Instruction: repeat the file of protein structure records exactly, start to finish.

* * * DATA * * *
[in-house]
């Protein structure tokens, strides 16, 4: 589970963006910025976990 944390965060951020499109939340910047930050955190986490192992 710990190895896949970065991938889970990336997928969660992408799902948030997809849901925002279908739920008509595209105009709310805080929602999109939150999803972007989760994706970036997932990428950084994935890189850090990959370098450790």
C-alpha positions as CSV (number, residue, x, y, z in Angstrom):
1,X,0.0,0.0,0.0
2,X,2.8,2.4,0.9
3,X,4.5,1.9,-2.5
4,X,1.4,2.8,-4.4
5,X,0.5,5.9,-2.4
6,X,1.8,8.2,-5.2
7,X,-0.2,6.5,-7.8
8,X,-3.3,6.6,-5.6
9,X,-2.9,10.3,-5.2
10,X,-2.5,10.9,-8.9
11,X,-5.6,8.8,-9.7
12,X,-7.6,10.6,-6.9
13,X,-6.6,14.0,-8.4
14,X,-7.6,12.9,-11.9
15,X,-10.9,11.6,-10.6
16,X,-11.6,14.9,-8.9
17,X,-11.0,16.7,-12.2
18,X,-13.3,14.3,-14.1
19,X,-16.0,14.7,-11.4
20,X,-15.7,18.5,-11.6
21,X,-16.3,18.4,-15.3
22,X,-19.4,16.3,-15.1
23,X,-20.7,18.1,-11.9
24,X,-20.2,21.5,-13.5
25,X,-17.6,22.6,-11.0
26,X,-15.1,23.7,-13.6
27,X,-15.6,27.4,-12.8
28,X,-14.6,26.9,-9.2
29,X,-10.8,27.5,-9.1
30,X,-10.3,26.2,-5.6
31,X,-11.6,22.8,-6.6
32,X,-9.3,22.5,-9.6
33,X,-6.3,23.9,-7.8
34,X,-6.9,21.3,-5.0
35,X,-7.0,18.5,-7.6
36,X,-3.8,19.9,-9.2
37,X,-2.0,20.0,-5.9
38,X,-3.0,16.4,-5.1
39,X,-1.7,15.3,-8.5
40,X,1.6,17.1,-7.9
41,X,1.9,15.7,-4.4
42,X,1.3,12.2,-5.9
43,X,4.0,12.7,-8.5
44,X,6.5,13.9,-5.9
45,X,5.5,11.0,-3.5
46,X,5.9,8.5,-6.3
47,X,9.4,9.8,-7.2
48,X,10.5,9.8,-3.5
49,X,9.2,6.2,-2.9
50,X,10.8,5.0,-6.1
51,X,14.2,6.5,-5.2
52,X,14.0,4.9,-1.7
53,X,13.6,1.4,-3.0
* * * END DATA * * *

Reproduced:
[in-house]
């Protein structure tokens, strides 16, 4: 589970963006910025976990 944390965060951020499109939340910047930050955190986490192992 710990190895896949970065991938889970990336997928969660992408799902948030997809849901925002279908739920008509595209105009709310805080929602999109939150999803972007989760994706970036997932990428950084994935890189850090990959370098450790």
C-alpha positions as CSV (number, residue, x, y, z in Angstrom):
1,X,0.0,0.0,0.0
2,X,2.8,2.4,0.9
3,X,4.5,1.9,-2.5
4,X,1.4,2.8,-4.4
5,X,0.5,5.9,-2.4
6,X,1.8,8.2,-5.2
7,X,-0.2,6.5,-7.8
8,X,-3.3,6.6,-5.6
9,X,-2.9,10.3,-5.2
10,X,-2.5,10.9,-8.9
11,X,-5.6,8.8,-9.7
12,X,-7.6,10.6,-6.9
13,X,-6.6,14.0,-8.4
14,X,-7.6,12.9,-11.9
15,X,-10.9,11.6,-10.6
16,X,-11.6,14.9,-8.9
17,X,-11.0,16.7,-12.2
18,X,-13.3,14.3,-14.1
19,X,-16.0,14.7,-11.4
20,X,-15.7,18.5,-11.6
21,X,-16.3,18.4,-15.3
22,X,-19.4,16.3,-15.1
23,X,-20.7,18.1,-11.9
24,X,-20.2,21.5,-13.5
25,X,-17.6,22.6,-11.0
26,X,-15.1,23.7,-13.6
27,X,-15.6,27.4,-12.8
28,X,-14.6,26.9,-9.2
29,X,-10.8,27.5,-9.1
30,X,-10.3,26.2,-5.6
31,X,-11.6,22.8,-6.6
32,X,-9.3,22.5,-9.6
33,X,-6.3,23.9,-7.8
34,X,-6.9,21.3,-5.0
35,X,-7.0,18.5,-7.6
36,X,-3.8,19.9,-9.2
37,X,-2.0,20.0,-5.9
38,X,-3.0,16.4,-5.1
39,X,-1.7,15.3,-8.5
40,X,1.6,17.1,-7.9
41,X,1.9,15.7,-4.4
42,X,1.3,12.2,-5.9
43,X,4.0,12.7,-8.5
44,X,6.5,13.9,-5.9
45,X,5.5,11.0,-3.5
46,X,5.9,8.5,-6.3
47,X,9.4,9.8,-7.2
48,X,10.5,9.8,-3.5
49,X,9.2,6.2,-2.9
50,X,10.8,5.0,-6.1
51,X,14.2,6.5,-5.2
52,X,14.0,4.9,-1.7
53,X,13.6,1.4,-3.0